Category: Wire Fraud
In United States v. Gatto, the Second Circuit (Lynch, Chin, and Engelmayer, sitting by designation) issued a decision on January 15, 2021 affirming the wire-fraud convictions of James Gatto, Merl Code, and Christian Dawkins in the high-profile college basketball corruption prosecution that was tried in the Southern District of New York in October 2018. Judge Lynch wrote a separate opinion concurring in part and dissenting in part, which addressed his disagreement with the majority concerning certain evidentiary rulings. These evidentiary rulings were a key issue at trial and were the focus of the Court’s decision and Judge Lynch’s opinion.
In United States v. Napout, the Second Circuit (Sack, Hall and Bianco) affirmed the 2017 convictions of Juan Ángel Napout and José Maria Marin in the Eastern District of New York on charges arising out of commercial bribery related to the International Federation of Association Football (“FIFA”) scandal. The Circuit rejected all of the defendants’ arguments: the Circuit held that (i) that there had not been an impermissible extraterritorial application of the wire fraud statute, and (ii) the honest service wire fraud statute was not unconstitutionally vague as applied to them. The Circuit also denied challenges to the sufficiency of the evidence and several trial rulings. Judge Hall wrote a short concurring opinion that addressed one aspect of the parties’ contentions relating to their vagueness challenge.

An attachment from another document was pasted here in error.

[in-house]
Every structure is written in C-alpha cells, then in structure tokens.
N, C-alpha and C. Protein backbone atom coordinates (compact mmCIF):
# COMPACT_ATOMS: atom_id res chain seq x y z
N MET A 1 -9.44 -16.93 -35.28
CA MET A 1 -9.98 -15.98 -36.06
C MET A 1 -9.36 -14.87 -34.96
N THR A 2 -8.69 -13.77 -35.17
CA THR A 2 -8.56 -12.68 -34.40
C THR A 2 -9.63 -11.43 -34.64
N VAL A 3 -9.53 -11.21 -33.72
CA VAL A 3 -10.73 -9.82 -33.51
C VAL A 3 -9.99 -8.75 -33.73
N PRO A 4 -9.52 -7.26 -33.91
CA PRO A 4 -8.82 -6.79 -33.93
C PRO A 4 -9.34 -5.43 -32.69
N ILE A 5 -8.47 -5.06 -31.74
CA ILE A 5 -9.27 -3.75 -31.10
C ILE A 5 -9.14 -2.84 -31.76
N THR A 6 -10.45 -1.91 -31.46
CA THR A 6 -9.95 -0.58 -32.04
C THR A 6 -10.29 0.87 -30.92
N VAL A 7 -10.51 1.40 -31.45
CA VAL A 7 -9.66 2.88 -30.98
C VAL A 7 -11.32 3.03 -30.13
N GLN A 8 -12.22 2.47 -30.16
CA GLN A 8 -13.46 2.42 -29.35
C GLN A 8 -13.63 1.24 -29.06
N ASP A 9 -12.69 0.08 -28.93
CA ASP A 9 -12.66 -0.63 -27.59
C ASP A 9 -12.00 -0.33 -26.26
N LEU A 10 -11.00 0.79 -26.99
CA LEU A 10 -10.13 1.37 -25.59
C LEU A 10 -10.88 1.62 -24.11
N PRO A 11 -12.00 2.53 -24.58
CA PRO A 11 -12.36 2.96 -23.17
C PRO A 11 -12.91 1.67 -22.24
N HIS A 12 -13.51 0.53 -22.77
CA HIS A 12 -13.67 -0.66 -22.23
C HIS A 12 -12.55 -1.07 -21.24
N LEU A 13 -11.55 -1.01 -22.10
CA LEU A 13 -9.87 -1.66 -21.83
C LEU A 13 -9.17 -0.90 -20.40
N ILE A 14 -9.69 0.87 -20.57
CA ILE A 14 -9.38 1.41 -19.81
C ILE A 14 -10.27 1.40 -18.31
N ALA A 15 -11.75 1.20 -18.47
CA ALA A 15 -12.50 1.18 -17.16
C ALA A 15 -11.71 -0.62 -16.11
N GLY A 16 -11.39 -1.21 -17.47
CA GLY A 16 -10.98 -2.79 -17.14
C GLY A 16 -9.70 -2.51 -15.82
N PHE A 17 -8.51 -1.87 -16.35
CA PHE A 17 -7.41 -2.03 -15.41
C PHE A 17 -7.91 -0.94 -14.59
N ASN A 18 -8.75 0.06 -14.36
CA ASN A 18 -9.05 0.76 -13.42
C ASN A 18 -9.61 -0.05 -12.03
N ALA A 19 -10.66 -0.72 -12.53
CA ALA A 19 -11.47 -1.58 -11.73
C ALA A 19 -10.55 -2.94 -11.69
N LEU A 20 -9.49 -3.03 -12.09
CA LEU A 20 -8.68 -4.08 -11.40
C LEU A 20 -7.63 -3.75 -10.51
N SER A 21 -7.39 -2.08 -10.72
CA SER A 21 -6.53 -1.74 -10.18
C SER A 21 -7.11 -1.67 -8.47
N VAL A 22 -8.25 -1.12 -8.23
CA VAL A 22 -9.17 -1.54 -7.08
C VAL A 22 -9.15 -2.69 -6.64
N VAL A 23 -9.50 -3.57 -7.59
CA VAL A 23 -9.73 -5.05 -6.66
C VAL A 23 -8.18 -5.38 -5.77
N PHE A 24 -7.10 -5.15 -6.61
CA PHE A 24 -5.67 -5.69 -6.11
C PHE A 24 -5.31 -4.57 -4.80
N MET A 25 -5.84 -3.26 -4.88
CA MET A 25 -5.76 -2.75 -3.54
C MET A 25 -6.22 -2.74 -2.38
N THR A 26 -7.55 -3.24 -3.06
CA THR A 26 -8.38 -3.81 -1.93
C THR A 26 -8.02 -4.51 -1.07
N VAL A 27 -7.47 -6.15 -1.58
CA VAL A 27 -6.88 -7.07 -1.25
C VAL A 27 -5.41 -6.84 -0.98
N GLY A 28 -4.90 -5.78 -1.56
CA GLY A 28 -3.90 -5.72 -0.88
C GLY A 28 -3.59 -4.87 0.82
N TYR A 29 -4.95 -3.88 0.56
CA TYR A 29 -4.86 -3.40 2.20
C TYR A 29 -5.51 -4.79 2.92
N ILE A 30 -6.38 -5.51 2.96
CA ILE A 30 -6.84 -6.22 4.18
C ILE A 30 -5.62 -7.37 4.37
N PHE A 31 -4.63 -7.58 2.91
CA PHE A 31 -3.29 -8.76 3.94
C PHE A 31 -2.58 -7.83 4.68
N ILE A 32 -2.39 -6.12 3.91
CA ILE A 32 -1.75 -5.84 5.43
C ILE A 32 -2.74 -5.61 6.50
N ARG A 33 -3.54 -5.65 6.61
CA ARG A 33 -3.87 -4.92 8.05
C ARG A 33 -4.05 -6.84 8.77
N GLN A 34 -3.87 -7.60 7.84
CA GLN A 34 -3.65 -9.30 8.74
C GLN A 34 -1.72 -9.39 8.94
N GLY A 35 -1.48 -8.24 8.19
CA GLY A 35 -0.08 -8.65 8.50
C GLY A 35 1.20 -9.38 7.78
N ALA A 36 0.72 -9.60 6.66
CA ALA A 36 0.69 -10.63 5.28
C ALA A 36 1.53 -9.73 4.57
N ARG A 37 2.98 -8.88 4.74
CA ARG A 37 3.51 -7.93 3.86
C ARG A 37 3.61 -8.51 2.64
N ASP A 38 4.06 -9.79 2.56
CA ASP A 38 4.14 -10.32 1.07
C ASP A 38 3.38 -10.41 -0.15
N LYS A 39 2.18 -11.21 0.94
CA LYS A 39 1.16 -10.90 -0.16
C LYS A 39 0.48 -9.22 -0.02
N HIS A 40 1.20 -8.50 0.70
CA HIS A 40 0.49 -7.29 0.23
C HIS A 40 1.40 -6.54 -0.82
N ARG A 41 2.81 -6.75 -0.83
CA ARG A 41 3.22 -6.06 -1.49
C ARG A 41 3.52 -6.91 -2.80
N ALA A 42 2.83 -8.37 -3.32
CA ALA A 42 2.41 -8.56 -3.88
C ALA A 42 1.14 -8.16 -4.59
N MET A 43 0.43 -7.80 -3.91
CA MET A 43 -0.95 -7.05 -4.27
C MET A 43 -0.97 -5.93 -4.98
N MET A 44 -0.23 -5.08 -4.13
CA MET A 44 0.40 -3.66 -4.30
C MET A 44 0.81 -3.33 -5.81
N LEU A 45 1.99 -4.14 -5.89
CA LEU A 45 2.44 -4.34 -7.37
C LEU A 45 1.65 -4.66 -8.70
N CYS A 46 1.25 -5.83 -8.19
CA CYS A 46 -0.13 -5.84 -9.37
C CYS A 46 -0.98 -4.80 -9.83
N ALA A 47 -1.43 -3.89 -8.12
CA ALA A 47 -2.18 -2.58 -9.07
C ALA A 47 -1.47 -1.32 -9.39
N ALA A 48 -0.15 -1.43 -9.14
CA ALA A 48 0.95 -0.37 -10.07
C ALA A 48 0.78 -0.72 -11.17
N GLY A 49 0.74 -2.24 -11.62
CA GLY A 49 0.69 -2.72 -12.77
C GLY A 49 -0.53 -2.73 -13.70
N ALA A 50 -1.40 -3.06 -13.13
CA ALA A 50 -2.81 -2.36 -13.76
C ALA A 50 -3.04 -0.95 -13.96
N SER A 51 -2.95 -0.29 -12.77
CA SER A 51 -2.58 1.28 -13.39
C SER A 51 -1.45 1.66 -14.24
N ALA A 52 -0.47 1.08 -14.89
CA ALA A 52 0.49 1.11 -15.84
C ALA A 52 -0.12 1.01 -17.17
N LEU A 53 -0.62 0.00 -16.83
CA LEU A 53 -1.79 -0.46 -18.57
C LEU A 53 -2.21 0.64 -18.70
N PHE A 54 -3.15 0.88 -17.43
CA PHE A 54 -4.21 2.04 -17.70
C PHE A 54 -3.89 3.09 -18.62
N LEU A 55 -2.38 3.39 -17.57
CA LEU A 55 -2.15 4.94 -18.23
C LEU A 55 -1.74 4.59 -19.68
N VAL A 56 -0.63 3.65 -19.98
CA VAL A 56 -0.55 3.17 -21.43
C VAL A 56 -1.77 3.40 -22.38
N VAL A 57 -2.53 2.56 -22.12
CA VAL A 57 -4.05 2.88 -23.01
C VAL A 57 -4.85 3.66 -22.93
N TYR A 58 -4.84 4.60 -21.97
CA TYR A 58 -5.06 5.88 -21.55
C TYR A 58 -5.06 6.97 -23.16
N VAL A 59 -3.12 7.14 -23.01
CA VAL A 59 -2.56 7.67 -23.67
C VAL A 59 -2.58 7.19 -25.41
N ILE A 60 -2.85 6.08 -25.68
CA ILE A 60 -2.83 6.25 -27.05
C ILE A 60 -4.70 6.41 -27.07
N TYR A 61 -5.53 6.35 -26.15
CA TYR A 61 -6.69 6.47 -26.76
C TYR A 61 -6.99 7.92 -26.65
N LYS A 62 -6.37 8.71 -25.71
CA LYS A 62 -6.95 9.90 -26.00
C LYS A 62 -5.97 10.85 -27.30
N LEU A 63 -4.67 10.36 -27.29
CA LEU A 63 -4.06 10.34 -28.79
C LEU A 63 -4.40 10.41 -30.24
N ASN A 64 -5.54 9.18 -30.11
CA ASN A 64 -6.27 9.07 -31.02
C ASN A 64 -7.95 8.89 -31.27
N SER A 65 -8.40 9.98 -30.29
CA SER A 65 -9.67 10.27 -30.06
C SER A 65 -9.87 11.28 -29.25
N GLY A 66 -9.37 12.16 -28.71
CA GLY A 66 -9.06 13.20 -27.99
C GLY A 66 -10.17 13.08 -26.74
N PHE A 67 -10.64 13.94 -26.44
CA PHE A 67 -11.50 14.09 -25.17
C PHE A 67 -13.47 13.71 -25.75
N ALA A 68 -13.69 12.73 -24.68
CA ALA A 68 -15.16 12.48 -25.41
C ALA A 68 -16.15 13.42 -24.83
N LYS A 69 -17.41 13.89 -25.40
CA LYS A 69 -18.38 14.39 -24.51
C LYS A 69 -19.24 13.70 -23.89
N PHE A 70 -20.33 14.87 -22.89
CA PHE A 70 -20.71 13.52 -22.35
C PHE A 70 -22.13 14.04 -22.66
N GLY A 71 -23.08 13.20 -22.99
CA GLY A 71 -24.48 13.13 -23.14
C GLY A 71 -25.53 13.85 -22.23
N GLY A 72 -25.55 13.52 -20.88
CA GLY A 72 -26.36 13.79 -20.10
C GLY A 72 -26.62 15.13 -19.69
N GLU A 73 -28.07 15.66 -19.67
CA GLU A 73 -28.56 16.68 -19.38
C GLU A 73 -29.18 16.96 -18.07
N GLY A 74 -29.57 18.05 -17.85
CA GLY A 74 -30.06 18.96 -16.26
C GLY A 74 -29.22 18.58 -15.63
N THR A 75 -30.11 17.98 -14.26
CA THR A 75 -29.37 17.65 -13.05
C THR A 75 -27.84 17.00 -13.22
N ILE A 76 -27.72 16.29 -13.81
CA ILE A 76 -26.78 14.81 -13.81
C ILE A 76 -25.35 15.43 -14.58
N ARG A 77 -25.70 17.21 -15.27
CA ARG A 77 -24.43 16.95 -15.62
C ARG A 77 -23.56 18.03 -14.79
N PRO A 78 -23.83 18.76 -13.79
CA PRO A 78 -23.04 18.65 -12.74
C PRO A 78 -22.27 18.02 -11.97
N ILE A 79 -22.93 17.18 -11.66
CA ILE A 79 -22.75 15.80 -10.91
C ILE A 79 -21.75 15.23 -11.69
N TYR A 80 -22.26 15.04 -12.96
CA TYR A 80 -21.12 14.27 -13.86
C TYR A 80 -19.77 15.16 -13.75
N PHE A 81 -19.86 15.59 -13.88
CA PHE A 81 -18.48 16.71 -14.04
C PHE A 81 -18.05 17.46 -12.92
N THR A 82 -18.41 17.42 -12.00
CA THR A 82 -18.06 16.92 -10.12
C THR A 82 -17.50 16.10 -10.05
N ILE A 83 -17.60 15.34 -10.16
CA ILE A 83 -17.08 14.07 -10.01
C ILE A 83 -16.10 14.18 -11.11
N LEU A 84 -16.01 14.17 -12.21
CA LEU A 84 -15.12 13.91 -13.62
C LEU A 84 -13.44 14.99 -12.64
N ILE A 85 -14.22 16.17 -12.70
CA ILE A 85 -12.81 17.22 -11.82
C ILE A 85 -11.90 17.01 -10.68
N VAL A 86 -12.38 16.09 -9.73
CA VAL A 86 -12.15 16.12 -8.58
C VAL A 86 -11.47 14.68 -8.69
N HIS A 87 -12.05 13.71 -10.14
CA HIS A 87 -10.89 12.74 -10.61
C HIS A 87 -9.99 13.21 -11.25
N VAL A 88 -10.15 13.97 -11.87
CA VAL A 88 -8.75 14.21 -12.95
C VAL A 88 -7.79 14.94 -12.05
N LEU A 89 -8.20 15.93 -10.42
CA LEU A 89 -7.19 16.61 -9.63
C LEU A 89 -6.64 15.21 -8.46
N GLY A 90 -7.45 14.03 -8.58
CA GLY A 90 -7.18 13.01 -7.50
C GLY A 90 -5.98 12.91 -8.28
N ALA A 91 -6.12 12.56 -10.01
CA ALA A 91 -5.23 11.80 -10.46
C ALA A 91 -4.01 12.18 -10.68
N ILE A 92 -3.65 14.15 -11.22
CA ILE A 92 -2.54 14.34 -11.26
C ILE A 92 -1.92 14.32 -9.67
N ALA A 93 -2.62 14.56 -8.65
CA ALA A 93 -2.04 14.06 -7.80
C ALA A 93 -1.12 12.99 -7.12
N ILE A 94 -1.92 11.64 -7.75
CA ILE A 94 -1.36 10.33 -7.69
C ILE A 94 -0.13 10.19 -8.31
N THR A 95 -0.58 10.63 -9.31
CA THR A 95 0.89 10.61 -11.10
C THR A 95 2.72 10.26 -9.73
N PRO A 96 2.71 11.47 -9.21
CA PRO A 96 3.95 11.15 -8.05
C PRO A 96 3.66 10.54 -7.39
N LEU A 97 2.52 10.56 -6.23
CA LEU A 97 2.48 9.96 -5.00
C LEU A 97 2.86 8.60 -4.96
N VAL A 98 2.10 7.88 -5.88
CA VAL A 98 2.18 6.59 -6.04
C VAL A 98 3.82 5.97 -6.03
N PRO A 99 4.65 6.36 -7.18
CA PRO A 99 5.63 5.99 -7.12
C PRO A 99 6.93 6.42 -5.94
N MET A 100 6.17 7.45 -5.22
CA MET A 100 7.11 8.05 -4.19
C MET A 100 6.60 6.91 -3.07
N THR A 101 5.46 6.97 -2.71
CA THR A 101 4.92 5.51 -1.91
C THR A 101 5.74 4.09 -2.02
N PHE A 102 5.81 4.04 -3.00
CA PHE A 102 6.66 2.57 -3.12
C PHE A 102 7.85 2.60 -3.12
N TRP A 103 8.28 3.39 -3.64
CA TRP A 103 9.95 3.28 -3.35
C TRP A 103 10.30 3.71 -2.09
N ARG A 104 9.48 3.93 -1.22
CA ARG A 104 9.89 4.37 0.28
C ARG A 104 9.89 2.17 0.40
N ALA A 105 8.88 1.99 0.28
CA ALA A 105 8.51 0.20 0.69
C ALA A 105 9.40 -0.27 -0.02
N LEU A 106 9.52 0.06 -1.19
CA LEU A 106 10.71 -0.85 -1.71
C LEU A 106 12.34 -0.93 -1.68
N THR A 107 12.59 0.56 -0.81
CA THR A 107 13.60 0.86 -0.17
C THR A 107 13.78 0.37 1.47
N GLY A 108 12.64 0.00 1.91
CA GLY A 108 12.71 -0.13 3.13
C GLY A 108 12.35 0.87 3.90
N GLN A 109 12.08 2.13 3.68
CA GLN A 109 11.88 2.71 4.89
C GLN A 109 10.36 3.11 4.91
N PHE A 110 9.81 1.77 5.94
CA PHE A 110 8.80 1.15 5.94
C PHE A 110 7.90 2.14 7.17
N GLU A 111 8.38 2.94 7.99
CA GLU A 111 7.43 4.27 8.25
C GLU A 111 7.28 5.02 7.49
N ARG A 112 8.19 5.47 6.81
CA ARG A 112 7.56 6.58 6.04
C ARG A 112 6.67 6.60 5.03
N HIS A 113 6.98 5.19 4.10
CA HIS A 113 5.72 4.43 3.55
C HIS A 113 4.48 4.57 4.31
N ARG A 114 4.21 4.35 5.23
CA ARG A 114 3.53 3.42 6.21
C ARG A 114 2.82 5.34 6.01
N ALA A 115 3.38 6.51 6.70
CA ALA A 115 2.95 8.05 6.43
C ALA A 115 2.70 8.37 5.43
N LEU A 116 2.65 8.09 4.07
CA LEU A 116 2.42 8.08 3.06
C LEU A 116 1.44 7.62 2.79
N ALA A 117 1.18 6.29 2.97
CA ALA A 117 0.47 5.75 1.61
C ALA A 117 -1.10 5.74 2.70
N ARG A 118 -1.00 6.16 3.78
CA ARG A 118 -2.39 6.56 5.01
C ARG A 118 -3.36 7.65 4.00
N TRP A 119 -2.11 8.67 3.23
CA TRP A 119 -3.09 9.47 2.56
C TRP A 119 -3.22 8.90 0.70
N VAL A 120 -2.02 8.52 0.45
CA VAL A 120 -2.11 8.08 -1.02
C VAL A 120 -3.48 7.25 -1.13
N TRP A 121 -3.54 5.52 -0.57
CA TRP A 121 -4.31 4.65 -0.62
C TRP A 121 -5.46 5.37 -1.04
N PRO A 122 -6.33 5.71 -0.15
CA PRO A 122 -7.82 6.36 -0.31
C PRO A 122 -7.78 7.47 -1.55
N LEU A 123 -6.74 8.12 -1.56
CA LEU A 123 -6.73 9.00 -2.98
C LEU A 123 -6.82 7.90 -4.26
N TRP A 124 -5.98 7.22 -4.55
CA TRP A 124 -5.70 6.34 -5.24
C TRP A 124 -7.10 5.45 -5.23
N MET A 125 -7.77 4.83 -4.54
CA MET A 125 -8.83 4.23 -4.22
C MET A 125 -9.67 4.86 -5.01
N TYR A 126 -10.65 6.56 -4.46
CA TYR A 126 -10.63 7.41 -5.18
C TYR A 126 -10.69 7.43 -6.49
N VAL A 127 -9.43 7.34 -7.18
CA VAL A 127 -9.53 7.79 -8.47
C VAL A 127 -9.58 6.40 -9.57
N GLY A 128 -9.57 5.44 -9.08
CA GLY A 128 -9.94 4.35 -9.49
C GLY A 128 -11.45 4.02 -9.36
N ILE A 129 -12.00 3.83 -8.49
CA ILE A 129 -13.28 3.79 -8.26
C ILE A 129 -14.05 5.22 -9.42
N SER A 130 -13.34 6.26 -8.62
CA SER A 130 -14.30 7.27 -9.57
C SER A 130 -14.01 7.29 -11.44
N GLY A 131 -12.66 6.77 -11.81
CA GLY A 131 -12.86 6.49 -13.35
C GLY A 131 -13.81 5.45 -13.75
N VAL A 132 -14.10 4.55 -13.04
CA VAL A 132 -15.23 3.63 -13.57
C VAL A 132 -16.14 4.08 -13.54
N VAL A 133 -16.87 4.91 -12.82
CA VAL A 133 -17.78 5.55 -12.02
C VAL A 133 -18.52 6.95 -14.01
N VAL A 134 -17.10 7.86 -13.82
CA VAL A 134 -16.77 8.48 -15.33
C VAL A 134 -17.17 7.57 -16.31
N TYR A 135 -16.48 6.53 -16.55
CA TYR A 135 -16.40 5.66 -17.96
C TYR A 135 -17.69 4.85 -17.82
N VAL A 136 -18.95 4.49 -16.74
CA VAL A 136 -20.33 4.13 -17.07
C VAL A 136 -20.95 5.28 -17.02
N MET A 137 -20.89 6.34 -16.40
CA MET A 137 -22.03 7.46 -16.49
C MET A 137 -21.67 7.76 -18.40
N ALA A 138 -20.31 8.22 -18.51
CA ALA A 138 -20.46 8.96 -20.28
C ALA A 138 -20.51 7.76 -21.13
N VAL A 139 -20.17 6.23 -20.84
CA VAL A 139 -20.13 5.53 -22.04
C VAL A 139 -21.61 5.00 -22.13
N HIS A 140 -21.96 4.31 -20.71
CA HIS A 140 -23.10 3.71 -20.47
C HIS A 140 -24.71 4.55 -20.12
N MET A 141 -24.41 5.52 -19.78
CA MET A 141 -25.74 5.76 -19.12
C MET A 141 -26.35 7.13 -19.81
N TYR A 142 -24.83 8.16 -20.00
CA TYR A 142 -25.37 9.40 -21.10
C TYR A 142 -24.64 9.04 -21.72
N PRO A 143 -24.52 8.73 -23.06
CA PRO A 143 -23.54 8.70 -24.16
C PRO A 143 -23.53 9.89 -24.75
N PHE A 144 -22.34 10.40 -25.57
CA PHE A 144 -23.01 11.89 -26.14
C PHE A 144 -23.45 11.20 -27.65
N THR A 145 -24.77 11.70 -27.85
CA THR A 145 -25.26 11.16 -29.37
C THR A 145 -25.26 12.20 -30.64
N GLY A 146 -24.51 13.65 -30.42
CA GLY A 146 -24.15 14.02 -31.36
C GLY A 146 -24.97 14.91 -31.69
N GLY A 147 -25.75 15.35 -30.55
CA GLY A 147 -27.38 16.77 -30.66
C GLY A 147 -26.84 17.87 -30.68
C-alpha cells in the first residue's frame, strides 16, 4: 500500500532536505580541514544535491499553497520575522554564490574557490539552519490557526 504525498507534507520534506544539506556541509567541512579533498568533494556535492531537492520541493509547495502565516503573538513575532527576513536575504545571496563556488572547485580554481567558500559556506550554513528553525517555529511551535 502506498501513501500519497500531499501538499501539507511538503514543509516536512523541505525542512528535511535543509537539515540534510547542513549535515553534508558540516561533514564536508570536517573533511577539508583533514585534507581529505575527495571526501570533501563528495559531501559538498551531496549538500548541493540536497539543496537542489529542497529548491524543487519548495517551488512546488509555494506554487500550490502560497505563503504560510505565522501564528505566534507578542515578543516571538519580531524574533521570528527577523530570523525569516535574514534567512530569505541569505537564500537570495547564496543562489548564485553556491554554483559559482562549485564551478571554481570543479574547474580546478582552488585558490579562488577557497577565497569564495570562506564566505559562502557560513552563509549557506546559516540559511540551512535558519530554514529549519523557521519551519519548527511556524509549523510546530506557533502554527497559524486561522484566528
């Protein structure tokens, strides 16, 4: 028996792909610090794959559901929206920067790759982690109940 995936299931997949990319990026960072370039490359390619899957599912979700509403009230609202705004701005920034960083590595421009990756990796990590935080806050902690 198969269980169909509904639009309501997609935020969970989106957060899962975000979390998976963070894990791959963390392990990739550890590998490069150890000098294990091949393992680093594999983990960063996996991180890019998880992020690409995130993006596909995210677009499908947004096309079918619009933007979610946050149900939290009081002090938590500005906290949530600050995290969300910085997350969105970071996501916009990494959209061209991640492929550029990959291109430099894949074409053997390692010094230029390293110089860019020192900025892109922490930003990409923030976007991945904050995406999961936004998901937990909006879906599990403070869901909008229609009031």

On Friday, the Second Circuit (Livingston, Carney, Sullivan) reinstated the conviction of a former Nomura Securities International, Inc. (“Nomura”) bond trader, Michael Gramins, in United States v. Gramins, No. 18-2007-cr, finding the lower court’s decision to grant Gramins a new trial pursuant to Rule 33 was based on an “overbroad” reading of the Circuit’s 2018 ruling in United States v. Litvak (“Litvak II”) that “cannot be located within the range of permissible decisions.” Litvak II was a major decision and the Gramins decision implicitly limits the reach of Litvak II to cases in which the government or its witnesses expressly described a broker as an agent when he or she is not, in fact, an agent. Future decisions will no doubt revisit these cases, looking for the dividing line between the two.